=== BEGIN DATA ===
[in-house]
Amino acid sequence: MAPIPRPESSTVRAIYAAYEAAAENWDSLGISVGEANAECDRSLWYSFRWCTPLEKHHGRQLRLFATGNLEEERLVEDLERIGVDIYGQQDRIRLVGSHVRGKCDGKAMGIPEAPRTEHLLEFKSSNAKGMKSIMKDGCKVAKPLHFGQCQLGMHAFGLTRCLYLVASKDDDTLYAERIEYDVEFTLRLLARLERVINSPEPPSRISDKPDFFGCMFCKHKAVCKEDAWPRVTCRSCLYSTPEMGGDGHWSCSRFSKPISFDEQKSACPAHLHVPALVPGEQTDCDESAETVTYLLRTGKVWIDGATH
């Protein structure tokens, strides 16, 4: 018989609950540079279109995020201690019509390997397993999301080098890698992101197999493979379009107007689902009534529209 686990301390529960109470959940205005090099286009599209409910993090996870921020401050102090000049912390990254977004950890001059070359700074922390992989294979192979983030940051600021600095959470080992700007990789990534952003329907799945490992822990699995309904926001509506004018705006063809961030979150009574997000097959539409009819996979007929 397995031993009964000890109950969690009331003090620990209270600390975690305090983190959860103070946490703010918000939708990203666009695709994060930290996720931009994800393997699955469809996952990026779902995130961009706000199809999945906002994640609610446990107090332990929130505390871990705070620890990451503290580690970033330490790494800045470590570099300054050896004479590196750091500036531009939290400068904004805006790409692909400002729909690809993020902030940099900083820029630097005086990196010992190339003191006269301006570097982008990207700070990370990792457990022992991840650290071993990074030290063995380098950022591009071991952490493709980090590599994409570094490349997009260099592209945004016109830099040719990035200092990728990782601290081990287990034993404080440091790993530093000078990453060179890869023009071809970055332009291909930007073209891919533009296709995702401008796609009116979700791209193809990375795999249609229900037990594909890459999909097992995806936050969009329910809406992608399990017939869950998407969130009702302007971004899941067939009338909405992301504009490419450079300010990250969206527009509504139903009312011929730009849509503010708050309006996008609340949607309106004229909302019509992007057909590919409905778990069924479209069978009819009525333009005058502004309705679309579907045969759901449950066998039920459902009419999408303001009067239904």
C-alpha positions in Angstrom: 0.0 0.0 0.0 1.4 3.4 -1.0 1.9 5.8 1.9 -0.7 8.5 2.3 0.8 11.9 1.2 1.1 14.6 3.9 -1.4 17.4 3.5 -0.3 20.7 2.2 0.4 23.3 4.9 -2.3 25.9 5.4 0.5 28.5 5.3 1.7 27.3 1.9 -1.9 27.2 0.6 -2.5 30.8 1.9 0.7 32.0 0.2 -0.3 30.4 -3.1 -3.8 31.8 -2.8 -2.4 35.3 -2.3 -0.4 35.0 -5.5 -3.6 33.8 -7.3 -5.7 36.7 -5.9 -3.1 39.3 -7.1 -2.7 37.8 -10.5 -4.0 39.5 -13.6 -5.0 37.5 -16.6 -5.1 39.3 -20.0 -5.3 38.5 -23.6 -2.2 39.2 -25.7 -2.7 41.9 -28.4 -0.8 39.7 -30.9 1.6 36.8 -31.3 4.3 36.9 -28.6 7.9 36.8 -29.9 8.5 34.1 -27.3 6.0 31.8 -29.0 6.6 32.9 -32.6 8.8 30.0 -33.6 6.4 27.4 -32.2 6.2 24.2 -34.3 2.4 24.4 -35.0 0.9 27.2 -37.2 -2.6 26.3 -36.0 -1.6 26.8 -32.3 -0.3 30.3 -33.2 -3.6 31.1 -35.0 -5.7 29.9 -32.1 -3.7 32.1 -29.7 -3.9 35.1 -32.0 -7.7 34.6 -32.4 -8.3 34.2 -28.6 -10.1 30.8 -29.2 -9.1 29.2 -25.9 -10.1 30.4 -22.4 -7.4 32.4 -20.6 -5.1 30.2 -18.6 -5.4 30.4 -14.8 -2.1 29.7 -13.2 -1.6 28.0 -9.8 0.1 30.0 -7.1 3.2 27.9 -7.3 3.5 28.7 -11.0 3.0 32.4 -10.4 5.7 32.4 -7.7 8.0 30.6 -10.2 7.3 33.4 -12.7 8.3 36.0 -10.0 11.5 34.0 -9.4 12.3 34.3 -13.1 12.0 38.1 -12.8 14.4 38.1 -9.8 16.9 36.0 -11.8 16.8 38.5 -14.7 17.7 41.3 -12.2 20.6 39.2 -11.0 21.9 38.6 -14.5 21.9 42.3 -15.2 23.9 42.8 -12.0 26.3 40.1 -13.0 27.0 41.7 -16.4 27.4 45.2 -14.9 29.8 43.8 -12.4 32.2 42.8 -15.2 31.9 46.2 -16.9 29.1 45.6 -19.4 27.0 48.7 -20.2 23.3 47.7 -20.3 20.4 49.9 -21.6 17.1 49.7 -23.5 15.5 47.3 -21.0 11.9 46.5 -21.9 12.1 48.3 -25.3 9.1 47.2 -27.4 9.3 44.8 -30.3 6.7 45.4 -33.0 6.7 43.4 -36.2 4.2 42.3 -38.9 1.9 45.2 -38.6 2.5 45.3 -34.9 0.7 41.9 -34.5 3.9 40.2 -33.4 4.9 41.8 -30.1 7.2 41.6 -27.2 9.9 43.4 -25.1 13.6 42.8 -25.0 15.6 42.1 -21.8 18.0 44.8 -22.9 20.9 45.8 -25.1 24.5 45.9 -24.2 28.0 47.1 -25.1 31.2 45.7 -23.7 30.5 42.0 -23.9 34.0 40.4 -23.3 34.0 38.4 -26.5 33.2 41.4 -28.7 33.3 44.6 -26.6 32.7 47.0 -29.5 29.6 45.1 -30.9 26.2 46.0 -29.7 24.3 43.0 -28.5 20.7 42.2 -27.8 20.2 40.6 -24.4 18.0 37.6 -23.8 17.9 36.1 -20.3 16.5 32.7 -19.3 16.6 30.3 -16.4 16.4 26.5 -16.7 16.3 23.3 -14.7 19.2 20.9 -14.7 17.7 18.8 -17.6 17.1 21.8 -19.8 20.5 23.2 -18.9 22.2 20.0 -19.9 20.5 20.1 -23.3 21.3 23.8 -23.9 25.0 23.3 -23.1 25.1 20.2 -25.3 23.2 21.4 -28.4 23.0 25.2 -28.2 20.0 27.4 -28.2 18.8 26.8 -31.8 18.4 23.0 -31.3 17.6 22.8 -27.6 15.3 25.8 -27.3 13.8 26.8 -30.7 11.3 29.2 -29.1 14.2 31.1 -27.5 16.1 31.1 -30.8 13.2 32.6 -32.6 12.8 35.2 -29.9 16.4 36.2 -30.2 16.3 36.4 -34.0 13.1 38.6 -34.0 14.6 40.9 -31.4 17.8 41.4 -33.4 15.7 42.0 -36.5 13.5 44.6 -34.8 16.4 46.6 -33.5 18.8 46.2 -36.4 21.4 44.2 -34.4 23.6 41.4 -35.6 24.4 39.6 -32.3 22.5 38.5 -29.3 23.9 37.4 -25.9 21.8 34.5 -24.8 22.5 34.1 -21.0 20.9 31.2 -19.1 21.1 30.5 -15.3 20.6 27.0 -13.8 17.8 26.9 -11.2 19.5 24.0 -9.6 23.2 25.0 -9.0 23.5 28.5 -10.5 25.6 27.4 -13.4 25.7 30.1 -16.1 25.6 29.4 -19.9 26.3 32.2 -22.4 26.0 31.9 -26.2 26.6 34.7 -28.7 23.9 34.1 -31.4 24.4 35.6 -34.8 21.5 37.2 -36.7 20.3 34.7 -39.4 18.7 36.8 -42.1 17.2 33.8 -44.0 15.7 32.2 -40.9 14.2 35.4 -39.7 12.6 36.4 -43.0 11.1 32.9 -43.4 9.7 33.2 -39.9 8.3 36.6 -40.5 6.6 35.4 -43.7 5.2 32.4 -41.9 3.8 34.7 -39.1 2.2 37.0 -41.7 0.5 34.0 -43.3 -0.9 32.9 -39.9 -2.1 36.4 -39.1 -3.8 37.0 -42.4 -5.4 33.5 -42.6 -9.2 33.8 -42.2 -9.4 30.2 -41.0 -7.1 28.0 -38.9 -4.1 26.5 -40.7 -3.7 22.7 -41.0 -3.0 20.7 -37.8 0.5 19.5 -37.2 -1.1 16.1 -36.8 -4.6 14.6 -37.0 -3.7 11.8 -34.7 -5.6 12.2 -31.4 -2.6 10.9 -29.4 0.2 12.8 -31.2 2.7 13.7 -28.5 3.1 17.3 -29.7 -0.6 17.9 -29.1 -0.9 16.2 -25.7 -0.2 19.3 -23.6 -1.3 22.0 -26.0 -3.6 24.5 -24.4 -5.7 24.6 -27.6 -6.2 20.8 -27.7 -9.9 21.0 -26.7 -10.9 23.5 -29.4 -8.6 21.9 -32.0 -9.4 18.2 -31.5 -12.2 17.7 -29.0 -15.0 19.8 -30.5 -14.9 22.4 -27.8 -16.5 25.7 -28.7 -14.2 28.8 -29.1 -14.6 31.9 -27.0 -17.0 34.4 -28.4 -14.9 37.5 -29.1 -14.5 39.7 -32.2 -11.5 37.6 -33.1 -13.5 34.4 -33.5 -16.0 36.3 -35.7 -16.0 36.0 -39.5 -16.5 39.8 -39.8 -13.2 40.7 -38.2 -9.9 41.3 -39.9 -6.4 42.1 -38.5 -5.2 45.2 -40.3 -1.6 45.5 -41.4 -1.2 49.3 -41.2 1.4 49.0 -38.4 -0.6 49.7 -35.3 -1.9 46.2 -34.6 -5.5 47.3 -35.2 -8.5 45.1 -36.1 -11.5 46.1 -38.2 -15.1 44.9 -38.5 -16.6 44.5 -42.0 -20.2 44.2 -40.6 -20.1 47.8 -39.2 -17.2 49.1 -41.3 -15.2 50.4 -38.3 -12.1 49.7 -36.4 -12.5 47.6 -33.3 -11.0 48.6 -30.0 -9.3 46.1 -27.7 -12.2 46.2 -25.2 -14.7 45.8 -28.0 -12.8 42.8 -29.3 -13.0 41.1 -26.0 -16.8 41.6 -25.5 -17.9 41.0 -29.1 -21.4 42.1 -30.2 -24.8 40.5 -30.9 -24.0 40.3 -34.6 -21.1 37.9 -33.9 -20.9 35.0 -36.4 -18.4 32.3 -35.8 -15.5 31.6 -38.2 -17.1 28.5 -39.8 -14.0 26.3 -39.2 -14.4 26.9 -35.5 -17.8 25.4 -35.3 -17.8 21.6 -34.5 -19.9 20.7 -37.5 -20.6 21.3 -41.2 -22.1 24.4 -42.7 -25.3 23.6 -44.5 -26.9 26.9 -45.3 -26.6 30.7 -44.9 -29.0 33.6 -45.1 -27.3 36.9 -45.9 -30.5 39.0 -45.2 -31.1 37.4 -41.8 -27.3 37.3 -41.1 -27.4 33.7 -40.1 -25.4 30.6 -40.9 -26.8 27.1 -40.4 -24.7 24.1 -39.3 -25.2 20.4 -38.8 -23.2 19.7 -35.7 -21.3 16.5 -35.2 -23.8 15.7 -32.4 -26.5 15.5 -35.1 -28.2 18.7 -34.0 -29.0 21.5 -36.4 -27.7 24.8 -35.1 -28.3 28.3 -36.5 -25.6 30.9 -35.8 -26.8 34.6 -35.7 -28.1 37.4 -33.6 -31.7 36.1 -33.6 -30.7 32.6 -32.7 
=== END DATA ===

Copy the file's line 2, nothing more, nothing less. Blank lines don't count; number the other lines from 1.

Amino acid sequence: MAPIPRPESSTVRAIYAAYEAAAENWDSLGISVGEANAECDRSLWYSFRWCTPLEKHHGRQLRLFATGNLEEERLVEDLERIGVDIYGQQDRIRLVGSHVRGKCDGKAMGIPEAPRTEHLLEFKSSNAKGMKSIMKDGCKVAKPLHFGQCQLGMHAFGLTRCLYLVASKDDDTLYAERIEYDVEFTLRLLARLERVINSPEPPSRISDKPDFFGCMFCKHKAVCKEDAWPRVTCRSCLYSTPEMGGDGHWSCSRFSKPISFDEQKSACPAHLHVPALVPGEQTDCDESAETVTYLLRTGKVWIDGATH